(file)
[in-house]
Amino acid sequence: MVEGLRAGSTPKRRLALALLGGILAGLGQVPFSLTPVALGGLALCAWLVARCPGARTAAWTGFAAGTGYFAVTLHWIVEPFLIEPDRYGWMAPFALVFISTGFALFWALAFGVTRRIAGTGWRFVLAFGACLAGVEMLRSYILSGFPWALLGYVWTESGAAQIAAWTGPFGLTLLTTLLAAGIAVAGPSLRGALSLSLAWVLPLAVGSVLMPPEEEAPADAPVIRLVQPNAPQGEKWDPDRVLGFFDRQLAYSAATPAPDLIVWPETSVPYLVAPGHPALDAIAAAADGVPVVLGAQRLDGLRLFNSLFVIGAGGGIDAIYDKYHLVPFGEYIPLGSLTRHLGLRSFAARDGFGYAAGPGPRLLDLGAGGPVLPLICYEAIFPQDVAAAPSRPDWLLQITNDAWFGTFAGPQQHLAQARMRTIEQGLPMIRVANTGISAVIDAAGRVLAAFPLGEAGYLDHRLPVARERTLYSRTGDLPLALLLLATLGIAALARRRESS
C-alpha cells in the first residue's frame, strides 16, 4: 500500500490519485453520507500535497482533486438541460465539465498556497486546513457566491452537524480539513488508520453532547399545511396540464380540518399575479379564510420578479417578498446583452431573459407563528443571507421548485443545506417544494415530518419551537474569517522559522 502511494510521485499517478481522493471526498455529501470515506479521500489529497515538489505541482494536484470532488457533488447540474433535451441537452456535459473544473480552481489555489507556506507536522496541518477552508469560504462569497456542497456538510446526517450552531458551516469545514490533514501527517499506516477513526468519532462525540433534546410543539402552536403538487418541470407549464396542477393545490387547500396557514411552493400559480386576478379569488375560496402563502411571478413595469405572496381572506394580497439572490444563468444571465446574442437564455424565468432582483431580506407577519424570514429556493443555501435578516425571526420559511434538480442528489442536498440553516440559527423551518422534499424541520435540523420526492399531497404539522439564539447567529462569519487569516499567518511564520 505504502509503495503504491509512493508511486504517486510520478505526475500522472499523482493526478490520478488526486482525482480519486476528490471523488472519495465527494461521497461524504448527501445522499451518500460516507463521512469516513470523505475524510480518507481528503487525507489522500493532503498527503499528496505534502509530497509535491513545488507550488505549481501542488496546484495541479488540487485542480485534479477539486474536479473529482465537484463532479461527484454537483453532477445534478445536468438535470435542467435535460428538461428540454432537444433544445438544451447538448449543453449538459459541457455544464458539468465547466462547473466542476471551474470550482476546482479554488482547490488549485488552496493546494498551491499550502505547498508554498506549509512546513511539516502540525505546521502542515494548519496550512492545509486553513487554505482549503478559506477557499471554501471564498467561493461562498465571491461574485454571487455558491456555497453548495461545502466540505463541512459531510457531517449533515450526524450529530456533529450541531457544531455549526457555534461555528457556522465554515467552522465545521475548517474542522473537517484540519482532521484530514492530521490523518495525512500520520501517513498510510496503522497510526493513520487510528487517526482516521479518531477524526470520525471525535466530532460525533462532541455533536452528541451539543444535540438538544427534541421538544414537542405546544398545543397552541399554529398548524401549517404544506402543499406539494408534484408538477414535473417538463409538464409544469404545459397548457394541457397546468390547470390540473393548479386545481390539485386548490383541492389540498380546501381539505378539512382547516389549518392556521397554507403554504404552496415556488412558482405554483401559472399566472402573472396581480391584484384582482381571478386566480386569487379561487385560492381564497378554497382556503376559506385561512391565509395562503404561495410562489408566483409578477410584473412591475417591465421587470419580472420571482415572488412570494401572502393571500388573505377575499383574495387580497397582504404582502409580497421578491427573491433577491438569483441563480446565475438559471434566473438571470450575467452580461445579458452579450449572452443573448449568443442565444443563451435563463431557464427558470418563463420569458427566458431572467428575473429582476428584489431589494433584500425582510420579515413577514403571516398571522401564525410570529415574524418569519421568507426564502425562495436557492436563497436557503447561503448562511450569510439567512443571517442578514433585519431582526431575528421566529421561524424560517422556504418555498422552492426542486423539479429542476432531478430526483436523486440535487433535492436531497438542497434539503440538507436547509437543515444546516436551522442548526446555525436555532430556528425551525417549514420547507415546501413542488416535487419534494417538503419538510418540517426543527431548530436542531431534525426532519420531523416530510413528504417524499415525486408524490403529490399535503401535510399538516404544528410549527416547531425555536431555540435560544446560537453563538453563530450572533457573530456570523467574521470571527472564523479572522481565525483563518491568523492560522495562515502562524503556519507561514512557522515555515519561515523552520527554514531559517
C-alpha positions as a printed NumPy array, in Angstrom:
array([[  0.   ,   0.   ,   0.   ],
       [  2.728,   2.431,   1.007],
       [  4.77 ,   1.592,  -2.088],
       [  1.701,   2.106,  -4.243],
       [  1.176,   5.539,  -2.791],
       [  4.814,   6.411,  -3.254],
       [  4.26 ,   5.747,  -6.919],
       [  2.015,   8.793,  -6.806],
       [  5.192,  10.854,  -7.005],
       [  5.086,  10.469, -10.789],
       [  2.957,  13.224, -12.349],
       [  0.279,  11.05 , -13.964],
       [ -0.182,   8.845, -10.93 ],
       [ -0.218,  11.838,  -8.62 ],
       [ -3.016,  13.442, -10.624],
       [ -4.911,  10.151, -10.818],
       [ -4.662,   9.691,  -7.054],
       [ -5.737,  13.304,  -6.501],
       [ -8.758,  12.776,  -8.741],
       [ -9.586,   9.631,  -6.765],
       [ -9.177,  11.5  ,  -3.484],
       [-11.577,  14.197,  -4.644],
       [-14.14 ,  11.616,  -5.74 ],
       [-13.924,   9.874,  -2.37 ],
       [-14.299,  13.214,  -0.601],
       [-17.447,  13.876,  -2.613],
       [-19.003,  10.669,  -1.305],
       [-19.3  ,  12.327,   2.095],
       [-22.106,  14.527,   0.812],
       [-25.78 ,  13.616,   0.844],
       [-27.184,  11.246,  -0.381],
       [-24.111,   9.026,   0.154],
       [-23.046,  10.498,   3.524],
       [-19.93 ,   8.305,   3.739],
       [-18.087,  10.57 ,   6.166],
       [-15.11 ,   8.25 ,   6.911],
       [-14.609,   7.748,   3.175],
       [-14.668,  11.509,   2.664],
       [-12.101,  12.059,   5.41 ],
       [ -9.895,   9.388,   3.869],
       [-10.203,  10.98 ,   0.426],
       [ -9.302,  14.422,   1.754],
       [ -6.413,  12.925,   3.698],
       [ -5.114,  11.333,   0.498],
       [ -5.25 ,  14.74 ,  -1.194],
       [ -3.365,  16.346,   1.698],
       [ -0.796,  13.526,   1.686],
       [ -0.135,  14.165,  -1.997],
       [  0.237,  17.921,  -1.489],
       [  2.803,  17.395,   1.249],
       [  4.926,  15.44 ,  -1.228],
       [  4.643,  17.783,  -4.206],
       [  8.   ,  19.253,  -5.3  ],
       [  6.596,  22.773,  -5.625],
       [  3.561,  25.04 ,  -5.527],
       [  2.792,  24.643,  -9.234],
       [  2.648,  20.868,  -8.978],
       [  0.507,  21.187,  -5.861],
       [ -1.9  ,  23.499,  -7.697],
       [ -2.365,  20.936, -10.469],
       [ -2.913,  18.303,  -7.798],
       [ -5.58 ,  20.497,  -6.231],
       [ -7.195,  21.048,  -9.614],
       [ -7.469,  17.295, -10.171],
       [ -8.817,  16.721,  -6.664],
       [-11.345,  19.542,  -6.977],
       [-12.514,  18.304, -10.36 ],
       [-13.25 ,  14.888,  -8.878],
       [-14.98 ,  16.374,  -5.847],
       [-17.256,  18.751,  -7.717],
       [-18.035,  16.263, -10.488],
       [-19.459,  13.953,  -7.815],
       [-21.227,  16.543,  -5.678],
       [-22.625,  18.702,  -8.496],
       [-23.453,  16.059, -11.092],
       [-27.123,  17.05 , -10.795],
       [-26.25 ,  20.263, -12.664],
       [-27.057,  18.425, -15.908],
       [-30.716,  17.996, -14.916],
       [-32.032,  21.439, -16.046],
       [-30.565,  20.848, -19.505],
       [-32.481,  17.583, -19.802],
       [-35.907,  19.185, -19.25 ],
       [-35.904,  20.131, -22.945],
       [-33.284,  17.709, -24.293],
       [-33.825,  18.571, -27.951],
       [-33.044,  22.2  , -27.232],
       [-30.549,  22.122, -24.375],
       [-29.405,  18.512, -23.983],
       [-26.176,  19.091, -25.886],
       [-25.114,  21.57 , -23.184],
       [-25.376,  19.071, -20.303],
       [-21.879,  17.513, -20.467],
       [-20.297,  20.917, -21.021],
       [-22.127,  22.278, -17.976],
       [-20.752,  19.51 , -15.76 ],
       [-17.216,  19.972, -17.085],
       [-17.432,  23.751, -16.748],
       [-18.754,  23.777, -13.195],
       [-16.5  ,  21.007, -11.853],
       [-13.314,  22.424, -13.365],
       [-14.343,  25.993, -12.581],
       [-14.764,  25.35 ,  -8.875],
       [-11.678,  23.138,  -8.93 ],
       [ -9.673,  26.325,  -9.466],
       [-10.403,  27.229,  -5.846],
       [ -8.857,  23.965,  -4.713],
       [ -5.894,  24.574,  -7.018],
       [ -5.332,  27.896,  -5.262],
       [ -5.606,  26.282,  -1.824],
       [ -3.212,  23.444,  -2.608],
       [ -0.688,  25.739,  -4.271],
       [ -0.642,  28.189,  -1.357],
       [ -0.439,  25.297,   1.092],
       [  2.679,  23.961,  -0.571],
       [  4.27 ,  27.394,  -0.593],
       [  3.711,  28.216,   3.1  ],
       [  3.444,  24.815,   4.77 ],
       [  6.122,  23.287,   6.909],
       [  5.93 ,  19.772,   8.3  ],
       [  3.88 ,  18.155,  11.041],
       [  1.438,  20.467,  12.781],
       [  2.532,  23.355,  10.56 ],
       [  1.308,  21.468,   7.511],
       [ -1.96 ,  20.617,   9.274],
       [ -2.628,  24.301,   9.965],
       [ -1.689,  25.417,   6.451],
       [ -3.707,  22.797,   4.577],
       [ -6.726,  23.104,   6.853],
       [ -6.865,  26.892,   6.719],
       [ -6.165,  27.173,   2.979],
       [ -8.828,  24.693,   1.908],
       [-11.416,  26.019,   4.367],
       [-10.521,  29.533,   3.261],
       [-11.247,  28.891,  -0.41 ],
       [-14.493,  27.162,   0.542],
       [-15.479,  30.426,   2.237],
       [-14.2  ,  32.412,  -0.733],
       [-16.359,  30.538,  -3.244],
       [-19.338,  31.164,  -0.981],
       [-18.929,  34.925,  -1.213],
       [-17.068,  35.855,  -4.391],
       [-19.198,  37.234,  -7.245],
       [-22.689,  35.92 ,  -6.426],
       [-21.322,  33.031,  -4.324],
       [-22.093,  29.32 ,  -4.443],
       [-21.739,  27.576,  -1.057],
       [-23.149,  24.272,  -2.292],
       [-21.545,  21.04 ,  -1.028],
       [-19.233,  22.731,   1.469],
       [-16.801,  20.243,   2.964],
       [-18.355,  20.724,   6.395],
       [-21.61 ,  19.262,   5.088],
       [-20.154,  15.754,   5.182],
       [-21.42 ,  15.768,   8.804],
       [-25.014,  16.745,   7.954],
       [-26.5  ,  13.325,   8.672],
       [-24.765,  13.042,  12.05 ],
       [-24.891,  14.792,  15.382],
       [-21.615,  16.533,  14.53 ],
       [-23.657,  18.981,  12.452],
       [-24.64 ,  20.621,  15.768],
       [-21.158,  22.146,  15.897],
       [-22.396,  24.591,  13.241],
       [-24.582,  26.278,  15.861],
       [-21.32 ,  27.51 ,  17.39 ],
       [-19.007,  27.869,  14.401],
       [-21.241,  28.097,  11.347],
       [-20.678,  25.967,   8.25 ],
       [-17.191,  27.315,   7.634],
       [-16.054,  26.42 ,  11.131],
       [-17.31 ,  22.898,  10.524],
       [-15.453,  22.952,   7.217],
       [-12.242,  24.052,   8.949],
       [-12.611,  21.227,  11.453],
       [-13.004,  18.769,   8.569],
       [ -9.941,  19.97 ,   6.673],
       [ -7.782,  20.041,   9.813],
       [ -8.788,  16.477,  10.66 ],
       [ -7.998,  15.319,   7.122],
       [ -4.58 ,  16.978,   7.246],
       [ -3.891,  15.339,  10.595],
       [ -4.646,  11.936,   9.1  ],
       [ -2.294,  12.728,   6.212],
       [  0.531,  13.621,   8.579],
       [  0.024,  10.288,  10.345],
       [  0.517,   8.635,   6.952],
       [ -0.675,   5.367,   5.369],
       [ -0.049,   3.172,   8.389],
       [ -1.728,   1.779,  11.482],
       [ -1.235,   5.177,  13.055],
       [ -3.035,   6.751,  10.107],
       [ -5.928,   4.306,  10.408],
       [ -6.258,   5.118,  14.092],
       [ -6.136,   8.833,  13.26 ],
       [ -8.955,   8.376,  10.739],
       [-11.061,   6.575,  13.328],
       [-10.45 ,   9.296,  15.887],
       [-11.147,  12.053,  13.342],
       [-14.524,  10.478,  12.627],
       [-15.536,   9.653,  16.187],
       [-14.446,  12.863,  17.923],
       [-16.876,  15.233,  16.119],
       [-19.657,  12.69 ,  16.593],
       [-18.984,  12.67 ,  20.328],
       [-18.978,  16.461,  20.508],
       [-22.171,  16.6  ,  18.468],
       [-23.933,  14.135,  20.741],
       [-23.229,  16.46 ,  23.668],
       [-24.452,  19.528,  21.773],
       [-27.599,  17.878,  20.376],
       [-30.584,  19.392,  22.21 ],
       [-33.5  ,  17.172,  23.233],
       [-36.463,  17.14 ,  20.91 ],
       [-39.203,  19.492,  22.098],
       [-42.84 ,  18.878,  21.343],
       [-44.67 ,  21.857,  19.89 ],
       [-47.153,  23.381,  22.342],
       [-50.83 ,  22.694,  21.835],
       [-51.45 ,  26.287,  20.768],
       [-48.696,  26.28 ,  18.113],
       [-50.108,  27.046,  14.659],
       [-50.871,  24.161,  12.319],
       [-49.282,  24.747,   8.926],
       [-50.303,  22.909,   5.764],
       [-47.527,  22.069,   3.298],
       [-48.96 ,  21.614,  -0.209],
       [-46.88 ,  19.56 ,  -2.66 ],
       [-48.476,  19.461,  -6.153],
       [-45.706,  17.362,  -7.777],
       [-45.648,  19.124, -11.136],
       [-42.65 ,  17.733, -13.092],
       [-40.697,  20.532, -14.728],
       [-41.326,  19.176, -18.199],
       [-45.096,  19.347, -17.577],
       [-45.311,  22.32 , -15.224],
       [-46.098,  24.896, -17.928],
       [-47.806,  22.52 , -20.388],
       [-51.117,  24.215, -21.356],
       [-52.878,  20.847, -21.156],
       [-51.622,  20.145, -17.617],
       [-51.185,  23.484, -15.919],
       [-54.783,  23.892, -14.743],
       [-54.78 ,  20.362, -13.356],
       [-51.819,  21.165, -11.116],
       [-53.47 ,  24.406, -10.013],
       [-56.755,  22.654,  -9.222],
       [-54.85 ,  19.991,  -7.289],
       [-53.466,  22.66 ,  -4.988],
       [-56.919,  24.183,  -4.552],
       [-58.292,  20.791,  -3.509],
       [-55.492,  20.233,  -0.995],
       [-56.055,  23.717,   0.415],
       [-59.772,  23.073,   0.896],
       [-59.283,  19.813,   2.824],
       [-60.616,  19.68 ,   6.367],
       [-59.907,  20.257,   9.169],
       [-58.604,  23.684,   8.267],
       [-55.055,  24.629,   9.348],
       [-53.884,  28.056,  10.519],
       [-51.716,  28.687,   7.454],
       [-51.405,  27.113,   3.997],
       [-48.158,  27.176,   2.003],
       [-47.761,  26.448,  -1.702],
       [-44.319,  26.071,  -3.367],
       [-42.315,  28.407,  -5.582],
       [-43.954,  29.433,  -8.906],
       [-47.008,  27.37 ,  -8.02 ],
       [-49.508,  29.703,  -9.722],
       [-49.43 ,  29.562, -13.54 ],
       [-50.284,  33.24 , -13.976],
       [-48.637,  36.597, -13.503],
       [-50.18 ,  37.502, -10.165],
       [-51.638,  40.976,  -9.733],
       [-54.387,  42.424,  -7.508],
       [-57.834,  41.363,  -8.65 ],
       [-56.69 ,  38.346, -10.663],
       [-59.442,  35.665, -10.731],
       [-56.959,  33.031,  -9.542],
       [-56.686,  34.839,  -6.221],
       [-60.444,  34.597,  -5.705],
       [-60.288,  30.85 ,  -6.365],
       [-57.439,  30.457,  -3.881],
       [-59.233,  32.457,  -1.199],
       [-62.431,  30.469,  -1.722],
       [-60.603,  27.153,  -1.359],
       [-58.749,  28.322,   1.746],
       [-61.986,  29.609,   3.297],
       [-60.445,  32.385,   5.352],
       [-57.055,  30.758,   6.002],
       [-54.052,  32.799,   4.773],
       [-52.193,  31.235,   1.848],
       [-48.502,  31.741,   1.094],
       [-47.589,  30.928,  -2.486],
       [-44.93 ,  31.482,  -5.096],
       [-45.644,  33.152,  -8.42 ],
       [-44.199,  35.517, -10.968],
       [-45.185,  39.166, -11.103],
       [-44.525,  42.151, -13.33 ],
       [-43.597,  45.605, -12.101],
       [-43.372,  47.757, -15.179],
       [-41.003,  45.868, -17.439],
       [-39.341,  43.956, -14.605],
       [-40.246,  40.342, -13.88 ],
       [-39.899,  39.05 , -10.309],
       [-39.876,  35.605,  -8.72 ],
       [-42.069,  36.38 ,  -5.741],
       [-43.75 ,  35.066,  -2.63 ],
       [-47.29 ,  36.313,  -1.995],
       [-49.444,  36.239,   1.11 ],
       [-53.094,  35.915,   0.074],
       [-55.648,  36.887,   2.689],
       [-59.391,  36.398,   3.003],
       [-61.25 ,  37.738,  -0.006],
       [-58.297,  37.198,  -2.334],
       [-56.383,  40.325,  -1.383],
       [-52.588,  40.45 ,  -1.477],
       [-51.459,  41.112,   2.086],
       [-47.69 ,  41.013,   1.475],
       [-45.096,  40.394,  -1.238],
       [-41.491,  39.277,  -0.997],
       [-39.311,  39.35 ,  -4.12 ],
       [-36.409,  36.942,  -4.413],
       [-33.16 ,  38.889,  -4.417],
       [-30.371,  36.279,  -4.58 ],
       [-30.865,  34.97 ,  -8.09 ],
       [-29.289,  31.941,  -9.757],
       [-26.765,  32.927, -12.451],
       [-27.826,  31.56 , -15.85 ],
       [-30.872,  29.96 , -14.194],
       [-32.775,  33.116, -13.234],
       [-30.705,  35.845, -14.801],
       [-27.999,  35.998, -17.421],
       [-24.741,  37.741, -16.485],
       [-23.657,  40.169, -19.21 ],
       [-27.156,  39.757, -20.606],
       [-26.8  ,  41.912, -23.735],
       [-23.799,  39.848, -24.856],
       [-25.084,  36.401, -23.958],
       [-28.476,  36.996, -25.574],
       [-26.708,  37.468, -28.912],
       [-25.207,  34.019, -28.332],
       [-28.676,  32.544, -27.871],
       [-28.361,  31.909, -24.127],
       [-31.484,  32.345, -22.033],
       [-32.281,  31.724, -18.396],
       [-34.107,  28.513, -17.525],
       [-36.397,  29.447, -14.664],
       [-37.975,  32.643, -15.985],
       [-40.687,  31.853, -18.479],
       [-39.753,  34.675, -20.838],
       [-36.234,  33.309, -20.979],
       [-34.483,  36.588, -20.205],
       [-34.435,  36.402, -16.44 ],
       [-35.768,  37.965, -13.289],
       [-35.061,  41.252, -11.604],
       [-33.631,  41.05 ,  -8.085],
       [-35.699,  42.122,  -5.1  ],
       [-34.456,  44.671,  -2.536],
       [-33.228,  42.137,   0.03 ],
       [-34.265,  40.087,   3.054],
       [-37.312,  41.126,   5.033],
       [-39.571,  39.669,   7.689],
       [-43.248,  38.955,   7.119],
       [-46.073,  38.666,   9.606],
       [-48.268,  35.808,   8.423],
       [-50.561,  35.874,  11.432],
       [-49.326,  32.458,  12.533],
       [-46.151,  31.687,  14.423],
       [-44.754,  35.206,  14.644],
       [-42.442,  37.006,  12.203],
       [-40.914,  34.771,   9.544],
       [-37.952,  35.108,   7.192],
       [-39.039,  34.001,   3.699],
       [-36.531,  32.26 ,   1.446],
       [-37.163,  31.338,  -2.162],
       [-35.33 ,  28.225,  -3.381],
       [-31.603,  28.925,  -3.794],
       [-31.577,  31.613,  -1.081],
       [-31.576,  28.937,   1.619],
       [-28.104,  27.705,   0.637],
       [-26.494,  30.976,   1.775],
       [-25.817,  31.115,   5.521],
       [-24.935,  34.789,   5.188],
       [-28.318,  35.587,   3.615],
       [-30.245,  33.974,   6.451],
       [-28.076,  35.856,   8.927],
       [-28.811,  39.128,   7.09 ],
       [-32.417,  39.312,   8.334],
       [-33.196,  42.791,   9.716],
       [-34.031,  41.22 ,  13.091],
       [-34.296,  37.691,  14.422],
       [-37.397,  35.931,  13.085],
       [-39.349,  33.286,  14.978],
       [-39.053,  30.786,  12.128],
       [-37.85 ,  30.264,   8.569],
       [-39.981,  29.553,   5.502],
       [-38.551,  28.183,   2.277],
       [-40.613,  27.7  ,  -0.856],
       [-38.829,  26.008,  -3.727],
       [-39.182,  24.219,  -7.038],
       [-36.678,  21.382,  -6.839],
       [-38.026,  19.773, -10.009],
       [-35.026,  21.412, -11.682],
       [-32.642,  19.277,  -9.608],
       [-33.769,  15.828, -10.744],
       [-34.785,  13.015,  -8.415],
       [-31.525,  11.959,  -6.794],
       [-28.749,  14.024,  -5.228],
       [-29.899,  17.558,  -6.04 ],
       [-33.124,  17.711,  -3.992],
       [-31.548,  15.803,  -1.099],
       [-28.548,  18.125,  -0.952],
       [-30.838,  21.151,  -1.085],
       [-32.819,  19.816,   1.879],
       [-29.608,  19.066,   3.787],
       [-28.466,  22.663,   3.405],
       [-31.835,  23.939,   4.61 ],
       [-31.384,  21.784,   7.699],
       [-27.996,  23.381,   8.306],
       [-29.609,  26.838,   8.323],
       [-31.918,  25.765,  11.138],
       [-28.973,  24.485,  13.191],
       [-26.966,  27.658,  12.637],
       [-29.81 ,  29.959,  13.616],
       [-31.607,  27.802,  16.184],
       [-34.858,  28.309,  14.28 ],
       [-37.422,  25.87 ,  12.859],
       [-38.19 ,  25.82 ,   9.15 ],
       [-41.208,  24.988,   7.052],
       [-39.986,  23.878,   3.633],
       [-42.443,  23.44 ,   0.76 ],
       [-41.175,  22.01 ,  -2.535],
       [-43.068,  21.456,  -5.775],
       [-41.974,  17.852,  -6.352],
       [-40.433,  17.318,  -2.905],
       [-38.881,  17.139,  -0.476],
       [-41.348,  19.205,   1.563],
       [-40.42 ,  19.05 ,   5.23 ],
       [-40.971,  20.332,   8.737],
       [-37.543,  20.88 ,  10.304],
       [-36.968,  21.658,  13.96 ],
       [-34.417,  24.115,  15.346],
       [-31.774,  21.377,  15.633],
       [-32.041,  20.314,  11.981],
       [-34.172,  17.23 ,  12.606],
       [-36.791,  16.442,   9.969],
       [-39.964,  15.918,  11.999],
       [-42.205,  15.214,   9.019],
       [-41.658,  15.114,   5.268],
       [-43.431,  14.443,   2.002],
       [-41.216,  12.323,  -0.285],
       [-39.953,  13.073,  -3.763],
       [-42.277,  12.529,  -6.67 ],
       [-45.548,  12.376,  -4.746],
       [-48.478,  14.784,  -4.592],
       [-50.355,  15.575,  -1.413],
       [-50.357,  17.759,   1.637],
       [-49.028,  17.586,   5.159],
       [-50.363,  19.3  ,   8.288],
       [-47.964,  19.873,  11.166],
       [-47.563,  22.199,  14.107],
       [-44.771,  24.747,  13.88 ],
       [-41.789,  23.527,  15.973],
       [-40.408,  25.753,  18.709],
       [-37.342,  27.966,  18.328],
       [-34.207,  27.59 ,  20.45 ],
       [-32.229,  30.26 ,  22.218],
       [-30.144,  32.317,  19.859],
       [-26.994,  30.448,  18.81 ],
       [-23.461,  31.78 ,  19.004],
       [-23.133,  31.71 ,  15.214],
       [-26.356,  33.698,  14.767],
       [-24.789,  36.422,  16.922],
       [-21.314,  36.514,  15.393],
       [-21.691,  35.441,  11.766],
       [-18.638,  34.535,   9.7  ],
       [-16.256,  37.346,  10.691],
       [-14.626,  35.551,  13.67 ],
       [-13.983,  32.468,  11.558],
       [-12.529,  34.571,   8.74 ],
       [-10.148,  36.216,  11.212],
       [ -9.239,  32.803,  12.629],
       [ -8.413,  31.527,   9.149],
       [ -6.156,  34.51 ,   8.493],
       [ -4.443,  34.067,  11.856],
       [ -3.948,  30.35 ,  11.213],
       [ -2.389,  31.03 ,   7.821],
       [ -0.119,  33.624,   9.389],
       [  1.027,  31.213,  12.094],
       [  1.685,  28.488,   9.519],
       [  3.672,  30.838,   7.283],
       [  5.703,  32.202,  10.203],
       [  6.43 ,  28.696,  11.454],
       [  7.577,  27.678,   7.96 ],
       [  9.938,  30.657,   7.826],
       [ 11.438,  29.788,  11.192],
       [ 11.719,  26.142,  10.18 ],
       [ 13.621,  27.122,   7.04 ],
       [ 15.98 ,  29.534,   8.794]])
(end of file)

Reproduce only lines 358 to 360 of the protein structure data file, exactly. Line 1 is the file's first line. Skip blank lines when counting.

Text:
       [-34.435,  36.402, -16.44 ],
       [-35.768,  37.965, -13.289],
       [-35.061,  41.252, -11.604],